Politics

Gov. Matt Bevin will be in the Portland neighborhood Wednesday for a private roundtable discussion on economic development in West Louisville. He’ll be joined by two of the architects of President Donald Trump’s urban revitalization plan.

Darrell Scott and Kareem Lanier have both been working with Trump to craft the plan, the details of which haven’t been released. Scott is a pastor in Cleveland and was a member of Trump’s transition team, and has been touting the president’s “13 Point Urban Revitalization” plan for the past few months. Lanier is a director of the National Diversity Coalition for Trump.

The event is hosted by Dan and Pat Caudill of Caudill Seed Company.

Economic Development Cabinet spokesman Jack Mazurak said the Trump officials were invited by Bevin, and called the conversation “very preliminary.”

“It’s community-led, and that’s an important aspect of redevelopment, that it is grassroots,” he said. “That it is the community and the stakeholders there, the businesses, the churches, the non-profits, the charities that are really steering the ship and they want to know what resources does the state have, does the city have, does GLI have. So we’ve been invited into their conversation.”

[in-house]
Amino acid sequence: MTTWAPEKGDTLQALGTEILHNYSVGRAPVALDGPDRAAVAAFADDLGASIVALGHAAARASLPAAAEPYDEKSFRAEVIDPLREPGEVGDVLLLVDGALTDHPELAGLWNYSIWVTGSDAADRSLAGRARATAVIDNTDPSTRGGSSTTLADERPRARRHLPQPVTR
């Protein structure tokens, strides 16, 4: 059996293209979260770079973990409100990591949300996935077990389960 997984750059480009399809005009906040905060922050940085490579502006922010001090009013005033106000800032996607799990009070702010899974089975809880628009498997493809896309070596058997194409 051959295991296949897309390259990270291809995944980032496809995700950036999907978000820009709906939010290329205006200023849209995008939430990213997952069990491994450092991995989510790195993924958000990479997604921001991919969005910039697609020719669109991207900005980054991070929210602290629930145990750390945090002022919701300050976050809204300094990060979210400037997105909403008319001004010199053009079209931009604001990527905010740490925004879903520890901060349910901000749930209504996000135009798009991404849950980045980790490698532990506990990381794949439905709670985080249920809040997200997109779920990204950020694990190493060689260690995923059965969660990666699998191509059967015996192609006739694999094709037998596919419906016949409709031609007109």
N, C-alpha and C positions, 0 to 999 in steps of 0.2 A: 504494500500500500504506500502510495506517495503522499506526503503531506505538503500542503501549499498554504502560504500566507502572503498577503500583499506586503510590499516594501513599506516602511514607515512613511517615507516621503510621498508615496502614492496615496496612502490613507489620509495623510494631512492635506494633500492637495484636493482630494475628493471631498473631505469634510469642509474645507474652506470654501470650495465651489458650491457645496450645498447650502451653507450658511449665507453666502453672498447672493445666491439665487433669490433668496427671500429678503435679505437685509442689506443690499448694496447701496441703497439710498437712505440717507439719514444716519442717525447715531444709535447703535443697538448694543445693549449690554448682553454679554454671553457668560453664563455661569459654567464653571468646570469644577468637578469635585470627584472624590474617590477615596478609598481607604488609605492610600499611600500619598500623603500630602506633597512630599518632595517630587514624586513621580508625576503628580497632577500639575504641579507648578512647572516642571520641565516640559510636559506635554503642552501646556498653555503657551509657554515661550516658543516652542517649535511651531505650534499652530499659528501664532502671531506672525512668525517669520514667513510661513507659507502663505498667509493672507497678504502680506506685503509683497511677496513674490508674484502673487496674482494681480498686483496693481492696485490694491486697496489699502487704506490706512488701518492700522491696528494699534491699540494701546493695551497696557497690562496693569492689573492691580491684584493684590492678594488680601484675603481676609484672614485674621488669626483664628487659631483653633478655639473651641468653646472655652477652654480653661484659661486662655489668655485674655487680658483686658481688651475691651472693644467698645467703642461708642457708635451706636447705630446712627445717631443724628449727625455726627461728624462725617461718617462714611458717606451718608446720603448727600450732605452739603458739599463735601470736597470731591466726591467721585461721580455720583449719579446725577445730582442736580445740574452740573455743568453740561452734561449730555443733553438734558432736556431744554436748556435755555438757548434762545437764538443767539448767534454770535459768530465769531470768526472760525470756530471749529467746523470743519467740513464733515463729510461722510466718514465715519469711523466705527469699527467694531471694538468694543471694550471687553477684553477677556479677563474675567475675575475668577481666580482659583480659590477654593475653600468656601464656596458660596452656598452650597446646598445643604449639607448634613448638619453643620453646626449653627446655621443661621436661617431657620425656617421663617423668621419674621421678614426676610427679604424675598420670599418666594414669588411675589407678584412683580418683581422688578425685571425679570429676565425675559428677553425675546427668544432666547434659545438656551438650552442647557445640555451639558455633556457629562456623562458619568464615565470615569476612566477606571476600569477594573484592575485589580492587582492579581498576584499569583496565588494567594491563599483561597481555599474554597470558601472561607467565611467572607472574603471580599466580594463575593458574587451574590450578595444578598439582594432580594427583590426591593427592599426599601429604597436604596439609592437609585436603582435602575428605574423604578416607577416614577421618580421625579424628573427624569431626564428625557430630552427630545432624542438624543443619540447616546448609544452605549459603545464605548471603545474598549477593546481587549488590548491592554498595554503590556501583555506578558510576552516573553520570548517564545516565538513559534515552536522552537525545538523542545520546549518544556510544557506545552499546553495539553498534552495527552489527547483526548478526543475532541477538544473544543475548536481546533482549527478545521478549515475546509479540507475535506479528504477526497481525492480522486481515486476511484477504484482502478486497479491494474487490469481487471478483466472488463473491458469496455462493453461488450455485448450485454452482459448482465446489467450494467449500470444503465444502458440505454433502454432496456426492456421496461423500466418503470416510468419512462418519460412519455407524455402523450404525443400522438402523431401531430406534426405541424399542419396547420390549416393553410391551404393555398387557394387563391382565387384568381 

Bevin administration officials that plan on attending include Lt. Gov. Jenean Hampton, Education Cabinet Secretary Hal Heiner, Labor Cabinet Secretary Derrick Ramsey and Economic Development Cabinet Secretary Terry Gill. A spokeswoman for Greater Louisville Inc.—the Metro chamber of commerce—confirmed that the members of its Public Policy Council and Business Competitiveness Committee were invited.

Sadiqa Reynolds of the Urban League and representatives of OneWest are also planning to attend. Metro Councilwomen Barbara Sexton Smith and Cheri Bryant Hamilton said they’d be there, too.

Hamilton said she didn’t know what to expect from Wednesday’s meeting but that she hopes to learn more about the revitalization plan. She also hopes it will include a two-way discussion.

“A lot of times people come into the neighborhood thinking they know what’s best for the neighborhood without hearing from the residents or the people who represent those neighborhoods,” she said.

A Caudill Seed spokeswoman said Wednesday’s event is intended to be bipartisan and non-political. Bevin, a Republican, drew criticism from West Louisville activists last year, when he told residents they should organize prayer walks in response to increasing violent crime in the area. Some called for policy solutions in response.

WFPL Reporter Amina Elahi contributed to this story.

Erica Peterson is WFPL's News Director.